Still Not Sorry: On the Plea Deal in the Locke St. Case

Anonymous Submission to North Shore Counter-Info

The What and Why

On November 29th 2018, those facing charges in relation to the so-called “Locke St. Riot” accepted a non-cooperating plea deal. The deal does not mention or otherwise implicate anyone outside of the group of people pleading guilty, and was agreed upon collectively by everyone involved. From the beginning, it was a priority for us to engage with this situation in a manner that went against the tendency for the legal system to individualize and to pit people against each other. Our focus was collective and outward-oriented – we took into consideration the wellbeing of the entire group while negotiating this resolution, as well as the wellbeing of the struggles of which we are a part. This was never about any one individual, nor was it just about those being criminalized.

In terms of the specifics of our plea, one person was sentenced to a year in prison, of which they expect to serve 5-6 months, and is now in jail; another will be sentenced to a shorter jail term in the new year; and one person received a 9 month conditional sentence entailing house arrest and a curfew. On the ever so slight brighter side of the plea deal, two people were sentenced to a conditional discharge and 3 others had their charges withdrawn in exchange for signing a peace bond. This means 5 out of the 8 us will come out of this without a permanent criminal record. Everyone’s sentence also include a period of probation and some amount of community service.

For those wondering why we chose to plea instead of going to trial, there are a number of different reasons. The nature of state repression is such that there really are no pure victories or clear-cut wins. When dealing with it, you are put in a position where all of the avenues available to you are bad ones – each is just bad for different reasons. Within the context of no good options, it becomes a matter of trying to choose the least-worst one, and for us this was accepting a plea deal.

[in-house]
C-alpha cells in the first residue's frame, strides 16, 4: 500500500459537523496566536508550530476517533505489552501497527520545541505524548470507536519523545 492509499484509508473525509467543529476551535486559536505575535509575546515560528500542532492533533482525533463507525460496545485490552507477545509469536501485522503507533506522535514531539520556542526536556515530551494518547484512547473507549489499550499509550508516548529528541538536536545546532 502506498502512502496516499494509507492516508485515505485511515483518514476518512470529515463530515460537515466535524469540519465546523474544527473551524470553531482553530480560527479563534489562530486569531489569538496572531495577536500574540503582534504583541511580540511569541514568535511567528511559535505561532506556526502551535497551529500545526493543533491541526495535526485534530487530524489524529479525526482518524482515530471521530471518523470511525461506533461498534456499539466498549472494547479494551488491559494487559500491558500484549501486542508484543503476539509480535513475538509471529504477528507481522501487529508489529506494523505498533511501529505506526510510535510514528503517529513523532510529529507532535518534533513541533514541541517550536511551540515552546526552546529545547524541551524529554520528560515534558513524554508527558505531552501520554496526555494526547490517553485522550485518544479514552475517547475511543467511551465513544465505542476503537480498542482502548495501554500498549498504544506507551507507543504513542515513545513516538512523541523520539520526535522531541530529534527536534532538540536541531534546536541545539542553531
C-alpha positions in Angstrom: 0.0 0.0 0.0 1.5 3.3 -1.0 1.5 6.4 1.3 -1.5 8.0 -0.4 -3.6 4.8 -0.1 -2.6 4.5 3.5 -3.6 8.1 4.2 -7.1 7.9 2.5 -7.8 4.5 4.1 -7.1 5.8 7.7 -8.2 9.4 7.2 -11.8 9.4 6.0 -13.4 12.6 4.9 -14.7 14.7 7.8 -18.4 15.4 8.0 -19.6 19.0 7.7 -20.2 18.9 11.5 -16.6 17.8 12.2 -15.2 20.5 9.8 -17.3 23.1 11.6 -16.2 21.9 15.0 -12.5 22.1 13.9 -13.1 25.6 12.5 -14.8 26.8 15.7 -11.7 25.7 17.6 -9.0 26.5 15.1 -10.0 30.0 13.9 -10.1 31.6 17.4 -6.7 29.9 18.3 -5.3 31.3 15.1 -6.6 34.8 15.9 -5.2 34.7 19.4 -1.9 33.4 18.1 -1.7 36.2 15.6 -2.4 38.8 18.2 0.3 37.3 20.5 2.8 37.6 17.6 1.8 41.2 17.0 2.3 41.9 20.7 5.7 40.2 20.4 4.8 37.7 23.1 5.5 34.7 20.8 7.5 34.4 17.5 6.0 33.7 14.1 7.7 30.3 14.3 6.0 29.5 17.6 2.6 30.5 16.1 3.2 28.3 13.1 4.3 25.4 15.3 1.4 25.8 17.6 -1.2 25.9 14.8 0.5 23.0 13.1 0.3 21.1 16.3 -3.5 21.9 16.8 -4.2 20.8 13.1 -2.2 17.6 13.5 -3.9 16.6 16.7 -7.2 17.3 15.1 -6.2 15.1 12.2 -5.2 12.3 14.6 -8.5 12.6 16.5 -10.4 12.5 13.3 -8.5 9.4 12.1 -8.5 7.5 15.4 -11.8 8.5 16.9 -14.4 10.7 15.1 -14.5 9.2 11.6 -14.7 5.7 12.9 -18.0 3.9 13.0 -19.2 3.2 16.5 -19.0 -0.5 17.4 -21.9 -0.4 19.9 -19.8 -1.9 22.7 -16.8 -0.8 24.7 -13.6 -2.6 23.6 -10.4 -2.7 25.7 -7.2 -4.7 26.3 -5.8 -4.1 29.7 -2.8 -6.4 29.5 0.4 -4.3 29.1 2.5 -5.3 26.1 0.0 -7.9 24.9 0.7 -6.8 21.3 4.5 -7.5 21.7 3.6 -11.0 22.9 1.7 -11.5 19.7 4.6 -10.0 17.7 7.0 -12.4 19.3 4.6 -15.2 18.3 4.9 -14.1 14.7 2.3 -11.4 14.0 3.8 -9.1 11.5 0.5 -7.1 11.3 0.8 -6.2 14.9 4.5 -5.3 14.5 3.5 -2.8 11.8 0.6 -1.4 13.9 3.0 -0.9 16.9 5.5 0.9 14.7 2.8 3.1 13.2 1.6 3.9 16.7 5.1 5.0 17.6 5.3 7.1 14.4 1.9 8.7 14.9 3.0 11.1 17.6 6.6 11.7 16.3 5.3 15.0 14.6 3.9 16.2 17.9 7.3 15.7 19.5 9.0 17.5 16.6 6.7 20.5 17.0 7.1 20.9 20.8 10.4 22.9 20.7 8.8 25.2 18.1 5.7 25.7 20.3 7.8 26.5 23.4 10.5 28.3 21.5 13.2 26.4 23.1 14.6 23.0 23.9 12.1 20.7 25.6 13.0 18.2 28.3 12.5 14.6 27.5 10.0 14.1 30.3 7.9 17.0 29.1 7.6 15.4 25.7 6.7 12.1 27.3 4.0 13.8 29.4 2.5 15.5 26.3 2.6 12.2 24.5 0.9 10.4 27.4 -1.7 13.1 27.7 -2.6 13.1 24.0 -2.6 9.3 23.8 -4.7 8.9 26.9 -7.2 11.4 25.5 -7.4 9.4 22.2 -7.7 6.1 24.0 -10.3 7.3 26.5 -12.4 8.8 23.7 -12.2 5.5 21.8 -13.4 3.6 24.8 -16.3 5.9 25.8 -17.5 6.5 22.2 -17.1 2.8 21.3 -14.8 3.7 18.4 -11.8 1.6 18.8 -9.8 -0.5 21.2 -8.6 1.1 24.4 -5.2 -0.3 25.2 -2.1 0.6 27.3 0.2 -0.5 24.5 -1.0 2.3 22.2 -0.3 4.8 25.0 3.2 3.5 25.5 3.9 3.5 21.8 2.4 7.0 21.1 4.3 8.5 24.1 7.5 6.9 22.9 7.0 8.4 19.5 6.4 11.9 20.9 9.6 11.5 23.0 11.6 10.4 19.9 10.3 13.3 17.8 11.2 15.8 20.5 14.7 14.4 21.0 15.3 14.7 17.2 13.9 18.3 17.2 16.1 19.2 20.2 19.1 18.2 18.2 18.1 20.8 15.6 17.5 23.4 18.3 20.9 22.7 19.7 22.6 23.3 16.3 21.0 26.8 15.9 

There is no justice to be found in the legal system, just as there is no innate correlation between legality and justice. The courts are rooted in and fundamental to the settler colonialism that defines Canada; they prop up a system of white supremacy here just as surely as they do more famously south of the border. The courts provide a veneer of respectability and “fairness” while distracting attention from the naked violence of the state, like Hamilton police killing multiple people this year alone or there being countless deaths and incalculable suffering in the Barton Jail. Along with prisons and police, the courts are a crucial tool used by the ruling class to enforce inequality and maintain their power more broadly: the courts are run by and for the rich, operating to protect them and their property. For an action like this demo, one clearly targeted against the rich, what positive expectations could we possibly have for engaging with the legal system? We are their enemies and they hate us as much as we hate them, plus they get particularly upset when someone fucks up their Audis.

We’ve never had any interest in evoking the discourse of democratic rights or the concepts of guilt and innocence to navigate the violence of the state. We refuse to place ourselves within it and do not want to do anything that props up the frameworks that create and perpetuate divisions like the criminal vs. the law-abiding citizen, the good vs. bad activist, peaceful vs. violent protester etc. – these serve the interests of power and only harm us.

Even if we were to play this game at a trial and “win” there would be a cost. The trial process would take years, and in the meantime this case would continue to place a strain on people and relationships, and be a huge drain of time and resources. The process itself is a punishment, involving restrictive bail conditions (like house arrest, non-associations, and banishment from the city), and the immense financial burden of needing to raise tens of thousands of dollars for lawyer costs. This is probably worse than what we’re getting in this deal. Such pressures are completely routine and are faced by almost everyone dealing with the courts. The idea that you have some “right to a trial” is a joke: the legal system is a guilty plea machine and we are not immune.